[TTUAC, chapter 10, "Safety Training"]

One of the children didn't fall in naturally, and Pearl rewarded her "marvelous coordination" by pushing her in, then repeating the procedure he'd followed with his other children.

Teach [your children] about heights and falling, about guns, the danger of knives and scissors, the caution of sharp sticks and coat-hanger wires, the terror of fire, and the danger of poisons and electricity. School them. Drill them. Show them examples. Expose them to death — the death of a pet or an accident victim.

[TTUAC, chapter 10, "Safety Training"]

This passage, and Rebekah's insistence on how her parents literally saved her life, reminded me of a snippet from an article about Stockholm Syndrome: "The perpetrator serves as a 'mother' figure protecting the 'child' from a threatening outside world, including law enforcement's deadly weapons."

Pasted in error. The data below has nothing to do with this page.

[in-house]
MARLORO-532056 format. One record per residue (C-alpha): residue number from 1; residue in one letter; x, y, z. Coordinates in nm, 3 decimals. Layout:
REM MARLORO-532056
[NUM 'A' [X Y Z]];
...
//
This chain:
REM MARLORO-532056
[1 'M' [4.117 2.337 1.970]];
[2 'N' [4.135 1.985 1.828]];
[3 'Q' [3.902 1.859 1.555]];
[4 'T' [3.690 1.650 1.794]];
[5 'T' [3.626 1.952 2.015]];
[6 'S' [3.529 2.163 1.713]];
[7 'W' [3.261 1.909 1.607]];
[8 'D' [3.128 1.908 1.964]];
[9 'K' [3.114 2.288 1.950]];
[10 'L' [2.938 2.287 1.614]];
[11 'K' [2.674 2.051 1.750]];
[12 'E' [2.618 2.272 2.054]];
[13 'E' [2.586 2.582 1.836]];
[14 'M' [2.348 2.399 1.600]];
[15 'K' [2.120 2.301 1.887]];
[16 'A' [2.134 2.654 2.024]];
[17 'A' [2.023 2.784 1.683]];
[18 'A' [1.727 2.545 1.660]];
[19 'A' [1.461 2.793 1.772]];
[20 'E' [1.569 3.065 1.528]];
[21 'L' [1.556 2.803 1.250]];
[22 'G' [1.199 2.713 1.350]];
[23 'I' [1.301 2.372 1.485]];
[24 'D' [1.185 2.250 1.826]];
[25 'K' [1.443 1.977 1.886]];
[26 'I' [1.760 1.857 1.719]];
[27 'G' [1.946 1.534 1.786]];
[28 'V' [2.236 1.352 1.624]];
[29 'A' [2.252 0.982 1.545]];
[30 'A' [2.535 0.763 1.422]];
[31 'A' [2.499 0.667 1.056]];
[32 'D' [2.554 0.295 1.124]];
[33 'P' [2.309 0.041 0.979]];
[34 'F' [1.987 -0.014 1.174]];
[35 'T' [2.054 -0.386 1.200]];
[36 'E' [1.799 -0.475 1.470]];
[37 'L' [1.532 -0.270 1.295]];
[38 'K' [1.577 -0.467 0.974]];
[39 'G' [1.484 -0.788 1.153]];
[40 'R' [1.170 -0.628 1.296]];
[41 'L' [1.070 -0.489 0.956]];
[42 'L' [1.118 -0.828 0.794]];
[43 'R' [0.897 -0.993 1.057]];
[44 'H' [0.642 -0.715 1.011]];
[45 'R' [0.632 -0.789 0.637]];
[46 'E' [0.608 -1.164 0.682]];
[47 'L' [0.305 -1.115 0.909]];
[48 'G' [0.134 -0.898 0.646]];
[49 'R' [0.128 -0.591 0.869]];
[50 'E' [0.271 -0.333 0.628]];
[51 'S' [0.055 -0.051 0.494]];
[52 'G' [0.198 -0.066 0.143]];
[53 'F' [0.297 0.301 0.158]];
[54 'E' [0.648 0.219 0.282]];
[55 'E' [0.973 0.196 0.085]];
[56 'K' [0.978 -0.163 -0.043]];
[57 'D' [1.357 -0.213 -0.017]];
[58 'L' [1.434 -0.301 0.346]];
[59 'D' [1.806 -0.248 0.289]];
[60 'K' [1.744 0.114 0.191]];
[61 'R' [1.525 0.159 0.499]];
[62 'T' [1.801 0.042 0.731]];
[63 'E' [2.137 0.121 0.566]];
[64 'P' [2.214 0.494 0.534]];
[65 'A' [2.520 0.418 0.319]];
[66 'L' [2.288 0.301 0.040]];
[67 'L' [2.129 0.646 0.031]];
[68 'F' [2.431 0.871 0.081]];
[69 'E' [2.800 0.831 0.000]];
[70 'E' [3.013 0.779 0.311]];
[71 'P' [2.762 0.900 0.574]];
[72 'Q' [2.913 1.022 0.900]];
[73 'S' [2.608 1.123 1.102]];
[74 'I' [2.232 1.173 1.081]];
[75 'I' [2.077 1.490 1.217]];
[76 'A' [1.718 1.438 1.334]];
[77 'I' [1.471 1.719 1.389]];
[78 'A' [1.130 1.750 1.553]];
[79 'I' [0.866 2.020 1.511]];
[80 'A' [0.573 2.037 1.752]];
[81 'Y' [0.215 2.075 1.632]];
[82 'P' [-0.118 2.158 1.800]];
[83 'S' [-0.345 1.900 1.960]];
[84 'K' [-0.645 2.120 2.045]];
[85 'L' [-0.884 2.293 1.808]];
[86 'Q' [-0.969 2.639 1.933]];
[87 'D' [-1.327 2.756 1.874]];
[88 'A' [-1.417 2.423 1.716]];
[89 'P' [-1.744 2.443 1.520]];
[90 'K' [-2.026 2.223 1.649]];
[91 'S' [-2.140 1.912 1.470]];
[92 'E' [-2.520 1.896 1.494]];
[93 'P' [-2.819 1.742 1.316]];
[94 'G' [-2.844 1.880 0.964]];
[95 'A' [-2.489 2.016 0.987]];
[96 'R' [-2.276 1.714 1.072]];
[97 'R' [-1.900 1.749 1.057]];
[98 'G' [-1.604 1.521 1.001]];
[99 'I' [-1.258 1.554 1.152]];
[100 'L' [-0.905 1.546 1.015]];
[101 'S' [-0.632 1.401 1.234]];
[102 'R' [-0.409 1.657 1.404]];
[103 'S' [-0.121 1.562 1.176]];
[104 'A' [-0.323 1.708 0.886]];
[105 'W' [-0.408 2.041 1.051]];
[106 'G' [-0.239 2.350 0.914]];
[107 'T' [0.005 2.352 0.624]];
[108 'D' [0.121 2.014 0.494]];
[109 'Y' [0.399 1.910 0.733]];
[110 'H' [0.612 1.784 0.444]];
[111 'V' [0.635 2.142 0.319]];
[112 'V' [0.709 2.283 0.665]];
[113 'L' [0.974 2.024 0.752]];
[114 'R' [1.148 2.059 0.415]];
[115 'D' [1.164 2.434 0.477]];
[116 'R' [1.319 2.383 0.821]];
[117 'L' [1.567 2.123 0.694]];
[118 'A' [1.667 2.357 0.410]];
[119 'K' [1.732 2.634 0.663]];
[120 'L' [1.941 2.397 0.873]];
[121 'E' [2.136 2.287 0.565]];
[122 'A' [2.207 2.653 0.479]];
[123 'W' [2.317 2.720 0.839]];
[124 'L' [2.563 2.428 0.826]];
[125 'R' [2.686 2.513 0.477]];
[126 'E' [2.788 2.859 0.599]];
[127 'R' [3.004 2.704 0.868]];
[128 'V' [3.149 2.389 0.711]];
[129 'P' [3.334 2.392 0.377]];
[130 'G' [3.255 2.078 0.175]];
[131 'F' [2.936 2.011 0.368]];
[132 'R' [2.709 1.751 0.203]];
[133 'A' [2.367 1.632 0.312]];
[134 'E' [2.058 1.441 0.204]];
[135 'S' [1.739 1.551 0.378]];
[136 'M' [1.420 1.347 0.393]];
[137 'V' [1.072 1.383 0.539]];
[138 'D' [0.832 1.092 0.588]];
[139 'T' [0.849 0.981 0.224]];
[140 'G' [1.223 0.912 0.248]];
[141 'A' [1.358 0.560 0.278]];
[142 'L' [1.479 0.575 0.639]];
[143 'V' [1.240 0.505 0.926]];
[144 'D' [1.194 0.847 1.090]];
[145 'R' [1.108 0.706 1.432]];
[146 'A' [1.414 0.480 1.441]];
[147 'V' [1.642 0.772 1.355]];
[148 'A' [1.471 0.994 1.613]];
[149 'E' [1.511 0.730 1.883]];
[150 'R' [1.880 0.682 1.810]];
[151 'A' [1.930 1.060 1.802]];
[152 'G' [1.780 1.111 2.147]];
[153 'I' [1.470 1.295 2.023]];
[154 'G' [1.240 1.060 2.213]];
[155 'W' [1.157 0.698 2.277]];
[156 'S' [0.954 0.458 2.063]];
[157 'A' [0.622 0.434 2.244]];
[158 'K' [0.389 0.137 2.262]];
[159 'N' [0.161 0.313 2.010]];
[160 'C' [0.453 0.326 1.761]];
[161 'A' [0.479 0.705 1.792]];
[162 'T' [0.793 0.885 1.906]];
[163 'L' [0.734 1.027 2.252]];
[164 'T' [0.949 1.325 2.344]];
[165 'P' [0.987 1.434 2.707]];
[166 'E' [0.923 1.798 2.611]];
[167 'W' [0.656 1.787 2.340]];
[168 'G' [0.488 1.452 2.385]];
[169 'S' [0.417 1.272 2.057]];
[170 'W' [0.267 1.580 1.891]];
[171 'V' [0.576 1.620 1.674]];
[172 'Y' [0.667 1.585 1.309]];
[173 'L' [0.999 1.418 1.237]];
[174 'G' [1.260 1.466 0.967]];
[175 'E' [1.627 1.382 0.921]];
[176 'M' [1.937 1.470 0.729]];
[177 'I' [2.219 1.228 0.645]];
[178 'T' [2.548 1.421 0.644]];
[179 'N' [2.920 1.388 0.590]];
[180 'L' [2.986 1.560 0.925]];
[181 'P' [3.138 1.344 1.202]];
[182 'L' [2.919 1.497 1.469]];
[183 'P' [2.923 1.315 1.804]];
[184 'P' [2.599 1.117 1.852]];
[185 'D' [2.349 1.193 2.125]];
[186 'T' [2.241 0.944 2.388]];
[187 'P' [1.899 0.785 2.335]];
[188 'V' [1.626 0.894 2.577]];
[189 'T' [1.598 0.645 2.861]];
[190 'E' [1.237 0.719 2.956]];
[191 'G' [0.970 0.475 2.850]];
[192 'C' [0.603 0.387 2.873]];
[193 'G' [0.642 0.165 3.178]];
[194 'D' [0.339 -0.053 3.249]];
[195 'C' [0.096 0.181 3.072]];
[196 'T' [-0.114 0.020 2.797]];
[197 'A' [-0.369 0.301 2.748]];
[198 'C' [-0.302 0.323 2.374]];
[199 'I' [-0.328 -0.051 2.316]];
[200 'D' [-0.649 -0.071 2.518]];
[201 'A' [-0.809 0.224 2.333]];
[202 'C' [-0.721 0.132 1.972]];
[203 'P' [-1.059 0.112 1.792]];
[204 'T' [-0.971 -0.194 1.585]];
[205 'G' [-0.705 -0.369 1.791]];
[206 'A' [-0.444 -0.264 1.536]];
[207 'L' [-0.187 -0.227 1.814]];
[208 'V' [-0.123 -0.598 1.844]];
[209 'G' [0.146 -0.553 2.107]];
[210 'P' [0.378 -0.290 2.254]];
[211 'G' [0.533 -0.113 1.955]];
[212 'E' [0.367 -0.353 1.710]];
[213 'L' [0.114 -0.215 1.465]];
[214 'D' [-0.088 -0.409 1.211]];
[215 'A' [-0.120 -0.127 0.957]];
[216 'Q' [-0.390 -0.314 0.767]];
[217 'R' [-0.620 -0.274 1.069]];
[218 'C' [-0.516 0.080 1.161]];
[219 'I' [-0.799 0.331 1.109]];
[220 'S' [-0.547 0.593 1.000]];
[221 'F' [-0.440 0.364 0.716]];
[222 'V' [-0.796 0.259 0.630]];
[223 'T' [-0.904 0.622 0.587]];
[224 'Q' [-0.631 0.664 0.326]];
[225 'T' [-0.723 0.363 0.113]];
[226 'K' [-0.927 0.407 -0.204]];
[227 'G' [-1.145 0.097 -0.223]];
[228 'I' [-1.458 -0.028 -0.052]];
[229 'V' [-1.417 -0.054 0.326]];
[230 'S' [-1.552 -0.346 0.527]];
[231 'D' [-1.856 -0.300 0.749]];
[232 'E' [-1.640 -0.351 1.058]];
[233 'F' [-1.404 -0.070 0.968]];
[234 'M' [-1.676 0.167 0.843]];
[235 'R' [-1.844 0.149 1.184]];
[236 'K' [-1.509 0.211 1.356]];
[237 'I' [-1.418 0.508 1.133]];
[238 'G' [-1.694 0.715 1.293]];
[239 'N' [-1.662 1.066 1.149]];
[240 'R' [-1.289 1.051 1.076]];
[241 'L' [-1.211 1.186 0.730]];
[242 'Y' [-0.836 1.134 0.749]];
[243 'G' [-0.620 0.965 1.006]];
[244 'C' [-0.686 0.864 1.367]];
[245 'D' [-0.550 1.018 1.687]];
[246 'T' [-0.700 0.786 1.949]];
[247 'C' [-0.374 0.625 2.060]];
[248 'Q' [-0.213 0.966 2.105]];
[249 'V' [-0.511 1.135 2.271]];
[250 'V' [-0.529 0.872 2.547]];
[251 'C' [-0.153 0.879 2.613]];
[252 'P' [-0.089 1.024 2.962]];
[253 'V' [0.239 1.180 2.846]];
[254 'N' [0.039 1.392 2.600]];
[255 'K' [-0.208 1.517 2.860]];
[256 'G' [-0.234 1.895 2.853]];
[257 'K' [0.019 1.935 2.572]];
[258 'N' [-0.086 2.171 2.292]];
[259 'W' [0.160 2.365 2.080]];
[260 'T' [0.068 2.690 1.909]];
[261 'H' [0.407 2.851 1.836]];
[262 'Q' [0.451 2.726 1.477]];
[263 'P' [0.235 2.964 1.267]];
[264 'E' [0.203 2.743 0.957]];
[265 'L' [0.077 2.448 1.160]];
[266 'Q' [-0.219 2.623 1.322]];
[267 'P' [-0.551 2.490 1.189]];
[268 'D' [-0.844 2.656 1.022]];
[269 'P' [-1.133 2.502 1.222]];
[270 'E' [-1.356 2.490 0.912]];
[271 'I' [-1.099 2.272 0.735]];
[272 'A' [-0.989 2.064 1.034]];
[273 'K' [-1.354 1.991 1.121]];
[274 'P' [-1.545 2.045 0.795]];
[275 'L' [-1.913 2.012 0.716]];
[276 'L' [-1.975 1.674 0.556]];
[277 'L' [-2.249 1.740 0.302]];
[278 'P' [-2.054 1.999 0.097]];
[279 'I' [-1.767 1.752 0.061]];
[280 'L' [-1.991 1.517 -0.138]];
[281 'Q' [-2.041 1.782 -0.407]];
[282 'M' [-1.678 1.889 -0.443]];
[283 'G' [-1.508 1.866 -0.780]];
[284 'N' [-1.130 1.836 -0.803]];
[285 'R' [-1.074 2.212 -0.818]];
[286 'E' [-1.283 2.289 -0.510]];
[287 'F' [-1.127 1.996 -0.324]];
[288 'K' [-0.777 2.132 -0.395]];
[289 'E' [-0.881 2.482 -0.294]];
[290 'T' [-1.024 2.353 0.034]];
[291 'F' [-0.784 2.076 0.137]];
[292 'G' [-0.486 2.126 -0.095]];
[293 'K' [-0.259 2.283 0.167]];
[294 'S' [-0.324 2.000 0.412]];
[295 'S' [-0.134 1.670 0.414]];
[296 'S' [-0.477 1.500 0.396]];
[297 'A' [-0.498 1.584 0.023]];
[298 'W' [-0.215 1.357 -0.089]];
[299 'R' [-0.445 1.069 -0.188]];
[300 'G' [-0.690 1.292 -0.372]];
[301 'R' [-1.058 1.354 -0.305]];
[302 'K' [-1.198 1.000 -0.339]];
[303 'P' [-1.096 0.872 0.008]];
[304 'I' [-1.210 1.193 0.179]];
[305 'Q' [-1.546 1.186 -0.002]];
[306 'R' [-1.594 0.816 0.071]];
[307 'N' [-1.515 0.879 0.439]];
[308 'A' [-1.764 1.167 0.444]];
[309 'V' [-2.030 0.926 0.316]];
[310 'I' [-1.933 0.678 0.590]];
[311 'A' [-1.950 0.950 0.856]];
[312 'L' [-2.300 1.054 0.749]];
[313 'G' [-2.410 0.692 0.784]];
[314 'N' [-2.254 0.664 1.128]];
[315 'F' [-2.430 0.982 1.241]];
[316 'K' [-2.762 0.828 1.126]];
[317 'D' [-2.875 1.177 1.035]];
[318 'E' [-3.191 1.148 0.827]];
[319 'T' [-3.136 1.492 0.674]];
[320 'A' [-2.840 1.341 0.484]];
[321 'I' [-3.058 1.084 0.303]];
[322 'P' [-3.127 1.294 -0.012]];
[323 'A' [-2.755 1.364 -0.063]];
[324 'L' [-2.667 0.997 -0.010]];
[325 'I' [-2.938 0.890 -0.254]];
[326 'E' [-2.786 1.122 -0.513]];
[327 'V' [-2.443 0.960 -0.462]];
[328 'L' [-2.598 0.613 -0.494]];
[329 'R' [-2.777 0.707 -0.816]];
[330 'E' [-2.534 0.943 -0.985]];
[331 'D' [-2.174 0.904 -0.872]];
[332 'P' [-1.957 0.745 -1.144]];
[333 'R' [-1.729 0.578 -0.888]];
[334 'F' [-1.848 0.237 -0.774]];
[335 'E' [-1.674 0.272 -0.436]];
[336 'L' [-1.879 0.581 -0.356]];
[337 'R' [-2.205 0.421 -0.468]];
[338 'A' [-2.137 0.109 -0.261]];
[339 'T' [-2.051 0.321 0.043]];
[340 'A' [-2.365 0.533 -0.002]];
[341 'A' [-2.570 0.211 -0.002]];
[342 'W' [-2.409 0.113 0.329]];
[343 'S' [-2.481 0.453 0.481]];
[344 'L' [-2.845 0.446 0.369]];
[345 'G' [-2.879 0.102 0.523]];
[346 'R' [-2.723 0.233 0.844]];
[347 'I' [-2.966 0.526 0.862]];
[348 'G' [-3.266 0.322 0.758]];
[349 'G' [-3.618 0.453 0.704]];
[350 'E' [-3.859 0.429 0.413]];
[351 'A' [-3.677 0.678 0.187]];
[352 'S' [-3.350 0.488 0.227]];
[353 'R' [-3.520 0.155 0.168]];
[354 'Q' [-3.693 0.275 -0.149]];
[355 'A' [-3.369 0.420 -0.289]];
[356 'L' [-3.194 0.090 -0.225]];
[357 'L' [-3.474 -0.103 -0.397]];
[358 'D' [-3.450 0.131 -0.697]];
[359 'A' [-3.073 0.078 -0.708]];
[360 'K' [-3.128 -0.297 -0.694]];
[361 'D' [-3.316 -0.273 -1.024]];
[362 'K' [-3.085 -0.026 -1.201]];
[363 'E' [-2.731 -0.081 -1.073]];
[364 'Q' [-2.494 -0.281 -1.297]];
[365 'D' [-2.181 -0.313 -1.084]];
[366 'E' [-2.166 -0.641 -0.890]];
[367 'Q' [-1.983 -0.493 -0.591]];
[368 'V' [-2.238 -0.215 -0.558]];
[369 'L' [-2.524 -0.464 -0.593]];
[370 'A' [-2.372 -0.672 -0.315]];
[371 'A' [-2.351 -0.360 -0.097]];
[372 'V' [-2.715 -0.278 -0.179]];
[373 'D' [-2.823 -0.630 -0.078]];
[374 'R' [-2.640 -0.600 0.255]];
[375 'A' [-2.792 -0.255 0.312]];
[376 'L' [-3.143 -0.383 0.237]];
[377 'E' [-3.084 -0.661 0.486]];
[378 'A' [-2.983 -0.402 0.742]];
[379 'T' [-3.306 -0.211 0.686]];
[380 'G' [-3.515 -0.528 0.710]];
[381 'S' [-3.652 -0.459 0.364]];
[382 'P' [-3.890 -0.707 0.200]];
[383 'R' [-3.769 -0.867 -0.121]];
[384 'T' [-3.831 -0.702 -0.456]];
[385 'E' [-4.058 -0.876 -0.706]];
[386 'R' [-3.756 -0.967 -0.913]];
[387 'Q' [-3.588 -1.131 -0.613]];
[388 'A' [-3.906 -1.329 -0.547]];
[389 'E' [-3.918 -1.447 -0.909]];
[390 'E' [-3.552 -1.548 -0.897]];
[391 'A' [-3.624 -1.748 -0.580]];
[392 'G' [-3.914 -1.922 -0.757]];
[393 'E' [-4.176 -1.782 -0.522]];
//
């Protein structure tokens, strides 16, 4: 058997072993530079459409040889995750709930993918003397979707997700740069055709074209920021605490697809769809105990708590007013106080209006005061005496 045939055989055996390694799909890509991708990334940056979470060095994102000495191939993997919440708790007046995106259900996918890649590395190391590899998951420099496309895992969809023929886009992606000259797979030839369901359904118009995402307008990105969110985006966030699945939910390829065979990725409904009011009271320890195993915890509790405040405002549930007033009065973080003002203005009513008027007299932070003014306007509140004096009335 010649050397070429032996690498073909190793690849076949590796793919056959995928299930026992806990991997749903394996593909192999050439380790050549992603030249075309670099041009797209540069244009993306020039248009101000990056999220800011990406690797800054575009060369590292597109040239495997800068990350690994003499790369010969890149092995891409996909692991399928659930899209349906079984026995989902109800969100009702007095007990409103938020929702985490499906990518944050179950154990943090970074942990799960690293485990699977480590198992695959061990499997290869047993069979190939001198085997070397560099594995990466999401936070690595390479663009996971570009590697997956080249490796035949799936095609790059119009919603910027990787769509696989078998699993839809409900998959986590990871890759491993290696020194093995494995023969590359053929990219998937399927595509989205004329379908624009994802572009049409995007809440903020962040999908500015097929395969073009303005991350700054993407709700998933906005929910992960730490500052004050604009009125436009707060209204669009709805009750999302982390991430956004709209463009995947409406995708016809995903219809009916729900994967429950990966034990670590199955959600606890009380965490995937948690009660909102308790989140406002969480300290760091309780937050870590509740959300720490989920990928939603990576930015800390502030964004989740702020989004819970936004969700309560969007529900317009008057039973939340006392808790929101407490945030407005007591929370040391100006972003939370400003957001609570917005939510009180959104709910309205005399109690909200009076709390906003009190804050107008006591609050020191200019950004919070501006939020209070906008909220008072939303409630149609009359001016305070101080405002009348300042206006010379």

There is another reason I find it difficult to take Rebekah's words at face value. Not that I think she's telling any deliberate falsehood. But quite aside from the tendency for long-term captives and victims of abusive relationships to identify with their abusers, there is also a human tendency to fight against cognitive dissonance — the discomfort arising from two contradictory ideas.

For instance:

"My parents hit me with tree branches."

"My parents love me."

Those ideas can be reconciled by the introduction of a third:

"I did something bad enough that I deserved to be hit."

Or:

"The hitting wasn't so bad."

Rebekah employs both of these. From her form letter, mentioned above:

I was never injured in body or spirit by the training I received. I was never "struck" in anger. I did receive non-injurous [sic] spankings on my fully clothed backside with a willow switch when I had clearly transgressed a known "law" of the house. These spankings did not leave bruises or abrasions, or emotional distress.